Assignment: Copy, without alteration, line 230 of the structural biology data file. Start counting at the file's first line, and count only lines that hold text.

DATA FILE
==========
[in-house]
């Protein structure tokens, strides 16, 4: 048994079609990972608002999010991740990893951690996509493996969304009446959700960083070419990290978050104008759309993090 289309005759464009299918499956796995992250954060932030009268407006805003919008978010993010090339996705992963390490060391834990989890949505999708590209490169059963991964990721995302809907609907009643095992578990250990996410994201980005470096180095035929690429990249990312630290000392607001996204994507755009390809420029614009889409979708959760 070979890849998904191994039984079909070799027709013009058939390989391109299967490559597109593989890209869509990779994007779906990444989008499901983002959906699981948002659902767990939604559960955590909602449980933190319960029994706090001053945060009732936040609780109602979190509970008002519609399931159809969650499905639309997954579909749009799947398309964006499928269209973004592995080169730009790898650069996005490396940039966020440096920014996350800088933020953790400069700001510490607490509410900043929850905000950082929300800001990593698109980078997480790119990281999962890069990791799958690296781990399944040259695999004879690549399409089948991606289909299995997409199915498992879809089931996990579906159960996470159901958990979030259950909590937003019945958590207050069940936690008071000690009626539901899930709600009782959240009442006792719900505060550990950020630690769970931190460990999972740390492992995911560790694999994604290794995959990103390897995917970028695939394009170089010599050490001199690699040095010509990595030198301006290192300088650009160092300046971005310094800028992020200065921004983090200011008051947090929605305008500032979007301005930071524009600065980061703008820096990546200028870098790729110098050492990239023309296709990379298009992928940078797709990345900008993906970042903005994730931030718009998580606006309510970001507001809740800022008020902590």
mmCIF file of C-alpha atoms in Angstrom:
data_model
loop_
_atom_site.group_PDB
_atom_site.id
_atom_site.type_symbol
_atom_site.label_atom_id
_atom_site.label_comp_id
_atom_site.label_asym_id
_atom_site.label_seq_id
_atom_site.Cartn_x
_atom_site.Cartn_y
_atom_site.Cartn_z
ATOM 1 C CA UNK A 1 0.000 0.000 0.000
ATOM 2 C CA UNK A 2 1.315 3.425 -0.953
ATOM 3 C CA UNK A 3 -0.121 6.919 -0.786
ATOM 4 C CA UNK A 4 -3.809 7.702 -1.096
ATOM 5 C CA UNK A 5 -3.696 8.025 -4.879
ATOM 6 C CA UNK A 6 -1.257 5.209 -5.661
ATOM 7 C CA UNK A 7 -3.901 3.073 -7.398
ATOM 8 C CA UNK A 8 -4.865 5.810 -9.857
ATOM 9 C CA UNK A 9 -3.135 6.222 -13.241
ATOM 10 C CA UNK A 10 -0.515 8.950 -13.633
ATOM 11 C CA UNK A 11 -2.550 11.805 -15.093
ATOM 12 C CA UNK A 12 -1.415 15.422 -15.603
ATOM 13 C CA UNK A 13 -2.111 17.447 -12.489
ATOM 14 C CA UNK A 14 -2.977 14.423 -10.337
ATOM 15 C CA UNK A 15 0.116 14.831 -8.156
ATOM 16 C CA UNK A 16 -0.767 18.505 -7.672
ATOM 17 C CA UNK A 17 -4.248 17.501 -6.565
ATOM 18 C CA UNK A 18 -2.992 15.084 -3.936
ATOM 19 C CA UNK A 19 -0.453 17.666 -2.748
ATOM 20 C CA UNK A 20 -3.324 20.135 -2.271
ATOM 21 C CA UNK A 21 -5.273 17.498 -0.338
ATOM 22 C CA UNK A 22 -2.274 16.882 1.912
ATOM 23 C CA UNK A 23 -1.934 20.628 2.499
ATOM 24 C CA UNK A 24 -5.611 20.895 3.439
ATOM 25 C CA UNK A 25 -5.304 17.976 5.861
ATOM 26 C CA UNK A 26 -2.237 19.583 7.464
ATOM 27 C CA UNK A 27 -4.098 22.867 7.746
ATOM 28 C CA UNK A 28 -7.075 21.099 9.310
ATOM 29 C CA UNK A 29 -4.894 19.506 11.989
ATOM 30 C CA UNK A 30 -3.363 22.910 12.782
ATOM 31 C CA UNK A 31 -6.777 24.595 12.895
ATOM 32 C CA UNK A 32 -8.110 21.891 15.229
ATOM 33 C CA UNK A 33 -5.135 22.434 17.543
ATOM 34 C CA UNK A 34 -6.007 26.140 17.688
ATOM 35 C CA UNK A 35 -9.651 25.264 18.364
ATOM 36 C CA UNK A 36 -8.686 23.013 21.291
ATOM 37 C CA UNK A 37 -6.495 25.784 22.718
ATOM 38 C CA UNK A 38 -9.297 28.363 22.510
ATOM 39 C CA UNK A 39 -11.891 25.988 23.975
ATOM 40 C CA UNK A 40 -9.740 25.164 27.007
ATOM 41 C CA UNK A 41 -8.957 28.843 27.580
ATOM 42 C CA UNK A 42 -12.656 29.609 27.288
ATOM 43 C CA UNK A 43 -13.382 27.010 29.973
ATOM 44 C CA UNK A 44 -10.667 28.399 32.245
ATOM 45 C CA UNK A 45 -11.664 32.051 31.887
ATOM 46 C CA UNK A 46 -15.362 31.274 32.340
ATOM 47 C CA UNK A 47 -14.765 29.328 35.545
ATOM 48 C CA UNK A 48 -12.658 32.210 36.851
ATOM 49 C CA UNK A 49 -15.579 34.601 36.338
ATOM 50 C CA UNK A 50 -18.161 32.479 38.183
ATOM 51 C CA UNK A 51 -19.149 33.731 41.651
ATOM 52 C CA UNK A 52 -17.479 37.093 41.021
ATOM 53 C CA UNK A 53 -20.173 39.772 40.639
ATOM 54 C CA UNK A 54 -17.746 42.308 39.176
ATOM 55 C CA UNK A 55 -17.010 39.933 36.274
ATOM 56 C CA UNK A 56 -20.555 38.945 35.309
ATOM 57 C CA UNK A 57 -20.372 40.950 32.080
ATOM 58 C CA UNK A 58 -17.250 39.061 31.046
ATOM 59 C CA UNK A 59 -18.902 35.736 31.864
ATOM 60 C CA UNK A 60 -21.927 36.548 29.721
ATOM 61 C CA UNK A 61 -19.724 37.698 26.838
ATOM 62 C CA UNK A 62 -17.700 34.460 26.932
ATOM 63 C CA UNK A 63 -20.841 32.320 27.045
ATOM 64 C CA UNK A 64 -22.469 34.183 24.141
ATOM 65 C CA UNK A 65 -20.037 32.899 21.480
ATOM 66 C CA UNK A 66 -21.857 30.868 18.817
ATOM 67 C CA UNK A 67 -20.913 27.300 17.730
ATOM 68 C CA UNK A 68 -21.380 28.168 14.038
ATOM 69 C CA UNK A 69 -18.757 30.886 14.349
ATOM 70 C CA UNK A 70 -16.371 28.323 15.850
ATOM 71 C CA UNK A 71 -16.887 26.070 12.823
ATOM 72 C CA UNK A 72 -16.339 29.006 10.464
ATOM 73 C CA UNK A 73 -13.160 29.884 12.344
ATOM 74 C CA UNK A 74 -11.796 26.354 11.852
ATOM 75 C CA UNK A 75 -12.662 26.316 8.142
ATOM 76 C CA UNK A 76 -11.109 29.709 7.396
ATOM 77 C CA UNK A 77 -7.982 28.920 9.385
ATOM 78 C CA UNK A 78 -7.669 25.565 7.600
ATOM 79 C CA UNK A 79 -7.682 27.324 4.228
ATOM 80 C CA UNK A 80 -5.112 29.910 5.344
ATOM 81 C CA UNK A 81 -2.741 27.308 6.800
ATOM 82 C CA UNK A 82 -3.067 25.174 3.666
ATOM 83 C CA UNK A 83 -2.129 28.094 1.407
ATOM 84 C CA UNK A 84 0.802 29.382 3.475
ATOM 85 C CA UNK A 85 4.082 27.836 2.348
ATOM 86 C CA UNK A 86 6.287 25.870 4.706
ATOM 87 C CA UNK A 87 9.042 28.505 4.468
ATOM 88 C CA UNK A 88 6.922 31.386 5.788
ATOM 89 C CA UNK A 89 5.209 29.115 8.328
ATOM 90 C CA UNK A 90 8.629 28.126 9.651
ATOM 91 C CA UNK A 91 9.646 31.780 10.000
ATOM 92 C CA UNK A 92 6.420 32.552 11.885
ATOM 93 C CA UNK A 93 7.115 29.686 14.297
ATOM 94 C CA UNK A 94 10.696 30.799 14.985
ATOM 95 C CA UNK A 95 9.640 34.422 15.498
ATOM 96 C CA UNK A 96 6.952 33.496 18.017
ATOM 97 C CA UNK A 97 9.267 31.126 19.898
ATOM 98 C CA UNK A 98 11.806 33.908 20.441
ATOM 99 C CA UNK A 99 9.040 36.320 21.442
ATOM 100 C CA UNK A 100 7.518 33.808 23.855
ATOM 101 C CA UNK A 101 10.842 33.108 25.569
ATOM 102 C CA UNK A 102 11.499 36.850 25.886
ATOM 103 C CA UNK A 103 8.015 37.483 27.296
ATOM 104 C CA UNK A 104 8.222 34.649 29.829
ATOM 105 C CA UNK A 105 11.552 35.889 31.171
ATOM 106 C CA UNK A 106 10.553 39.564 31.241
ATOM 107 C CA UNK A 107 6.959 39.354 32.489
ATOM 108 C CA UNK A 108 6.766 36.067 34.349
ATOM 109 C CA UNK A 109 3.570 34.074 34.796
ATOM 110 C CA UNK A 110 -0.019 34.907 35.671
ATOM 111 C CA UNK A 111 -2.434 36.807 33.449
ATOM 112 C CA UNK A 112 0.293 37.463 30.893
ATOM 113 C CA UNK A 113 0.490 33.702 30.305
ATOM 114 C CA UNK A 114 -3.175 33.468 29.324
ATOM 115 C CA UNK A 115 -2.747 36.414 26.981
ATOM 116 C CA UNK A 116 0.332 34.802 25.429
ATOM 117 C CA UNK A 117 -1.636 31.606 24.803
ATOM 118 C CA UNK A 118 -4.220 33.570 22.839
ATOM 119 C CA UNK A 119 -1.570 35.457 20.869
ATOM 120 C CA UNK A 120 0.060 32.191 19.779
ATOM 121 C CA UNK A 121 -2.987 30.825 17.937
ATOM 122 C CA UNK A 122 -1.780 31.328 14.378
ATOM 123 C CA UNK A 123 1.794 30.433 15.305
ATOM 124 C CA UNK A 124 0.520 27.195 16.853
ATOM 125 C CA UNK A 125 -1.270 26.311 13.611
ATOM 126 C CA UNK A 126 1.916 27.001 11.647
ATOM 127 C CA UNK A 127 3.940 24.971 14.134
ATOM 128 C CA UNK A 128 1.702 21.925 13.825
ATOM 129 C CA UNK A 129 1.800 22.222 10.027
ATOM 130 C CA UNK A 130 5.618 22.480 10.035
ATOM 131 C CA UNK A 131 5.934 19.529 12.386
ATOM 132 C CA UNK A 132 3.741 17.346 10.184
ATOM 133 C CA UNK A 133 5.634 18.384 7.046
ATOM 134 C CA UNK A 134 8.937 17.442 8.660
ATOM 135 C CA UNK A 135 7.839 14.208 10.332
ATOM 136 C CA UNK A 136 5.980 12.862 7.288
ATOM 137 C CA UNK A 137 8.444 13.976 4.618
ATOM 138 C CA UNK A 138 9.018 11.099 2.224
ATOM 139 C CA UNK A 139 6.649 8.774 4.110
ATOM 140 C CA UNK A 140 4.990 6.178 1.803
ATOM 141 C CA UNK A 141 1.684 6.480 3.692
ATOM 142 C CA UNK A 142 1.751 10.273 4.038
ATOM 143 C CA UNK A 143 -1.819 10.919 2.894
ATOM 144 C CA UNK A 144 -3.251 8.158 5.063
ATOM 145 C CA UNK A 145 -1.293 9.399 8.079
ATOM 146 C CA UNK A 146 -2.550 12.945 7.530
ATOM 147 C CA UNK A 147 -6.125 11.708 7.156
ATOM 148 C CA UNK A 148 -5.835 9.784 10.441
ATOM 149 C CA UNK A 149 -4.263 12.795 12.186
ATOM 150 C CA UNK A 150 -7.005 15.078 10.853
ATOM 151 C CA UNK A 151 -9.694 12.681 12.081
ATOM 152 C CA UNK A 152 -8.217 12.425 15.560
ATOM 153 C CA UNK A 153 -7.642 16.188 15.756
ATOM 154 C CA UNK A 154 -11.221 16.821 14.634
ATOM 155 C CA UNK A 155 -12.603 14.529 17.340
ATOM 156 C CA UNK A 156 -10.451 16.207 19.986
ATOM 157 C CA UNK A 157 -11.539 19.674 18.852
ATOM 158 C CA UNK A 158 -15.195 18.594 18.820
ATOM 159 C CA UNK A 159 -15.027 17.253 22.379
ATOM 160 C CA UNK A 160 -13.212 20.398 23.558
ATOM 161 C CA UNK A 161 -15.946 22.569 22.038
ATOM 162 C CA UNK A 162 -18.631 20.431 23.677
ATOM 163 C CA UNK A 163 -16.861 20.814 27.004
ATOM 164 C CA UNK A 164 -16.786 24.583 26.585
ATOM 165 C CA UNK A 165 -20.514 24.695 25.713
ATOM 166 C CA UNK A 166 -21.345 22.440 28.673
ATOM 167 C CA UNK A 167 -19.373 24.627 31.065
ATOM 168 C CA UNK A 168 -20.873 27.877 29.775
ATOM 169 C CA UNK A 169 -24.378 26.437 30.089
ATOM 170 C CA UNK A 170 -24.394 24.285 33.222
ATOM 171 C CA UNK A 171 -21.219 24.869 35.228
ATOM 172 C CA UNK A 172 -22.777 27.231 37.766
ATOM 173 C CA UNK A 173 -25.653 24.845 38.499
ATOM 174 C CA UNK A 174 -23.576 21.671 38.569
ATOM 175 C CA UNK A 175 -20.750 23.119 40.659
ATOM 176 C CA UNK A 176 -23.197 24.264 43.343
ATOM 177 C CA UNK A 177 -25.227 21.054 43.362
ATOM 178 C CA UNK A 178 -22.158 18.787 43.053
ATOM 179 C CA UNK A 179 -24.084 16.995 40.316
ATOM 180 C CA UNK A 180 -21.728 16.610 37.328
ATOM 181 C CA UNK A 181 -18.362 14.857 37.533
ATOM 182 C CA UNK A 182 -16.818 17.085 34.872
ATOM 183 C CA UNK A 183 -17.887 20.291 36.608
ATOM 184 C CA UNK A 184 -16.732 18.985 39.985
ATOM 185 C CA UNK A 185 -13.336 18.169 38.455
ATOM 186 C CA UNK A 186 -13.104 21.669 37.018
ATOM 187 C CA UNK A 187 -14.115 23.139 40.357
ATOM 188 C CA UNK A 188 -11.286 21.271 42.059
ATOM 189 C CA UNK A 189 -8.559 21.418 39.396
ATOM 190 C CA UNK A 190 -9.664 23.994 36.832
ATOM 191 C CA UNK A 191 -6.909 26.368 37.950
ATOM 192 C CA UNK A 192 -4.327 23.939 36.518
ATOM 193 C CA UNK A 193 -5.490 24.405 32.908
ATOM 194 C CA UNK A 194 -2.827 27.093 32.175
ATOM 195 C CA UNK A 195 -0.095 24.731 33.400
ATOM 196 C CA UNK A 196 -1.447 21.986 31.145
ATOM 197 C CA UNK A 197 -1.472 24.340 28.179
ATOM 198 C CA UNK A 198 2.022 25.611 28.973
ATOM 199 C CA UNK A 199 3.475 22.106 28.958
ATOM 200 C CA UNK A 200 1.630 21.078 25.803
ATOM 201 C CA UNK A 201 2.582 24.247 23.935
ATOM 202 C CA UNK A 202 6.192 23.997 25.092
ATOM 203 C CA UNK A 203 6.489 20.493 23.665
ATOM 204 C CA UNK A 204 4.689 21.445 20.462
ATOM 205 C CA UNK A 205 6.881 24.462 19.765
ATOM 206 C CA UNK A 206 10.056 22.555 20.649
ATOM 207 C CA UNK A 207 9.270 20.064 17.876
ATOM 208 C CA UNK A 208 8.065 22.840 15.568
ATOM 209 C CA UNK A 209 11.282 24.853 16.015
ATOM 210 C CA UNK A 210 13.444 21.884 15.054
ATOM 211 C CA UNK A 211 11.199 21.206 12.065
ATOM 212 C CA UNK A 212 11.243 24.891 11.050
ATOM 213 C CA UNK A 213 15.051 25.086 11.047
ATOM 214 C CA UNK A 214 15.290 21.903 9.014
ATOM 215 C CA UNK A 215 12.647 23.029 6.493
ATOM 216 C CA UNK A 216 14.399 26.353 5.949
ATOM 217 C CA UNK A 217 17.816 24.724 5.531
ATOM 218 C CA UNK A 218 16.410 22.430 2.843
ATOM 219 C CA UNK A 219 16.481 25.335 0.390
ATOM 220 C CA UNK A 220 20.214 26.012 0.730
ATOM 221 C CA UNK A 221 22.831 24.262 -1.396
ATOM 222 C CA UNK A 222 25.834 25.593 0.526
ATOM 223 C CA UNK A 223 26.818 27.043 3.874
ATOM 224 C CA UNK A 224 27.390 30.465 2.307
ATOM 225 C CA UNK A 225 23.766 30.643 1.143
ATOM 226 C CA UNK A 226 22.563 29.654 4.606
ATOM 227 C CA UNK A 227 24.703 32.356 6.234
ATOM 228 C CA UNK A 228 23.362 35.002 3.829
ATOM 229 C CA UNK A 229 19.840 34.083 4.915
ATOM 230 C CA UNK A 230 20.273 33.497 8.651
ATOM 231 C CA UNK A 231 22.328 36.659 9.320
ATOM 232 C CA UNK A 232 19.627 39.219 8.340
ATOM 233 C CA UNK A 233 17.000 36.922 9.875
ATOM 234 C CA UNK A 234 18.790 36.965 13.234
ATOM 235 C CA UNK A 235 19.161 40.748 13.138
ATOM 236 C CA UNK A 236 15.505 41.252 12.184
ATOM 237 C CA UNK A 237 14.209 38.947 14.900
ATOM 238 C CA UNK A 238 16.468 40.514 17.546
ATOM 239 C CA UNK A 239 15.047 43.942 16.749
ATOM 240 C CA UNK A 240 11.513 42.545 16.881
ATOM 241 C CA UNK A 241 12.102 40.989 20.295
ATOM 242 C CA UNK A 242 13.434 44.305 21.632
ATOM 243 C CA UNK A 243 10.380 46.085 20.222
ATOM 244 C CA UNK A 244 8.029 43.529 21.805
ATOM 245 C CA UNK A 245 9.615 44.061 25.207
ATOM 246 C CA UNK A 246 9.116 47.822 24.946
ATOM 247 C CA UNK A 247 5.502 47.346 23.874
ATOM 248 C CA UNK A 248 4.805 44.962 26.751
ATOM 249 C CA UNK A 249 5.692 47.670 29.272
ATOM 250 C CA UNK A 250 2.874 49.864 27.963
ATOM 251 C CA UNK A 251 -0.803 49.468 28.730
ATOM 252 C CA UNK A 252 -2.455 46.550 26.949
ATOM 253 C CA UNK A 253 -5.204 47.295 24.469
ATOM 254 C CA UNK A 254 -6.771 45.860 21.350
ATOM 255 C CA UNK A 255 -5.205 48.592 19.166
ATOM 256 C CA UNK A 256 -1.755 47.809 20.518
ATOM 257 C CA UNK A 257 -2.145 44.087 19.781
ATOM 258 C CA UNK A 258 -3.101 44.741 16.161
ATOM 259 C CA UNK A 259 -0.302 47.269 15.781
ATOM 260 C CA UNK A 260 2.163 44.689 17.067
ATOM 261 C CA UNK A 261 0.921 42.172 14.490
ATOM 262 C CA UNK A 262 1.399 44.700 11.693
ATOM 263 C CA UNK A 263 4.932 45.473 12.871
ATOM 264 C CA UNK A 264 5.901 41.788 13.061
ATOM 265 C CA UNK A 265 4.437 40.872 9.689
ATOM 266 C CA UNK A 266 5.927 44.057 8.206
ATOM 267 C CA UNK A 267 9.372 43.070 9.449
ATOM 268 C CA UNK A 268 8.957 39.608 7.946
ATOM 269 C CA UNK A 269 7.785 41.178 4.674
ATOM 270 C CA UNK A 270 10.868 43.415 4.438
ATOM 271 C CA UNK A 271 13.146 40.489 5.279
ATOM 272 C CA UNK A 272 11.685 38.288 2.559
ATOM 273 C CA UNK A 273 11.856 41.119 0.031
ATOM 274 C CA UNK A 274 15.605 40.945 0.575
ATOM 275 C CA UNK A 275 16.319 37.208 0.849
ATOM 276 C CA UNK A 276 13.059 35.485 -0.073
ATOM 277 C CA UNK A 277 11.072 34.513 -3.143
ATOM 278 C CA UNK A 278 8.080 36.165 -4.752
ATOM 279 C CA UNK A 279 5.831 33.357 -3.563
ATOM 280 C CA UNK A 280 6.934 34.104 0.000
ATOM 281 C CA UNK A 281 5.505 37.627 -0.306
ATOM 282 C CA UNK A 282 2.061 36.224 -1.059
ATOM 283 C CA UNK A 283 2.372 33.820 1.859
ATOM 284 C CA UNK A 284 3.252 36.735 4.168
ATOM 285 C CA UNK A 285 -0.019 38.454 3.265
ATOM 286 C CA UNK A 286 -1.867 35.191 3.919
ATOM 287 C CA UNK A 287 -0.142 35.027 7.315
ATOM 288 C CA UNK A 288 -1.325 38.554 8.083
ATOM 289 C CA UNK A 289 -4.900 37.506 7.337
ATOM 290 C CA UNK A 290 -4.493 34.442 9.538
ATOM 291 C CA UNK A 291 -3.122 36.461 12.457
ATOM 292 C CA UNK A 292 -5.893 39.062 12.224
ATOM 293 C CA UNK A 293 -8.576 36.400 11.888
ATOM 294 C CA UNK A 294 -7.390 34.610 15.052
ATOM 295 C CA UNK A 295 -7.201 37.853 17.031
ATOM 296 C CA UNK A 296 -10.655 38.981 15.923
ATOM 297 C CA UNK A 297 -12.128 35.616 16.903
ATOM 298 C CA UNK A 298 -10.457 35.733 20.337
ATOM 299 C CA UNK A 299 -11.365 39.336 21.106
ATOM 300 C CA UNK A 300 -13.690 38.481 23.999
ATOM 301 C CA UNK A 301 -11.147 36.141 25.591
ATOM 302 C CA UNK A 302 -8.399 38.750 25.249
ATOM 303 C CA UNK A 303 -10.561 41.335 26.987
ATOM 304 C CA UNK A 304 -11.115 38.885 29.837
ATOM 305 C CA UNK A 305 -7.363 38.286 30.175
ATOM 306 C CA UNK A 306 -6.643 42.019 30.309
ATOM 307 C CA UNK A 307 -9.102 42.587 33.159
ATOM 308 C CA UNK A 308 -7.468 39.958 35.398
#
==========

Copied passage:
ATOM 215 C CA UNK A 215 12.647 23.029 6.493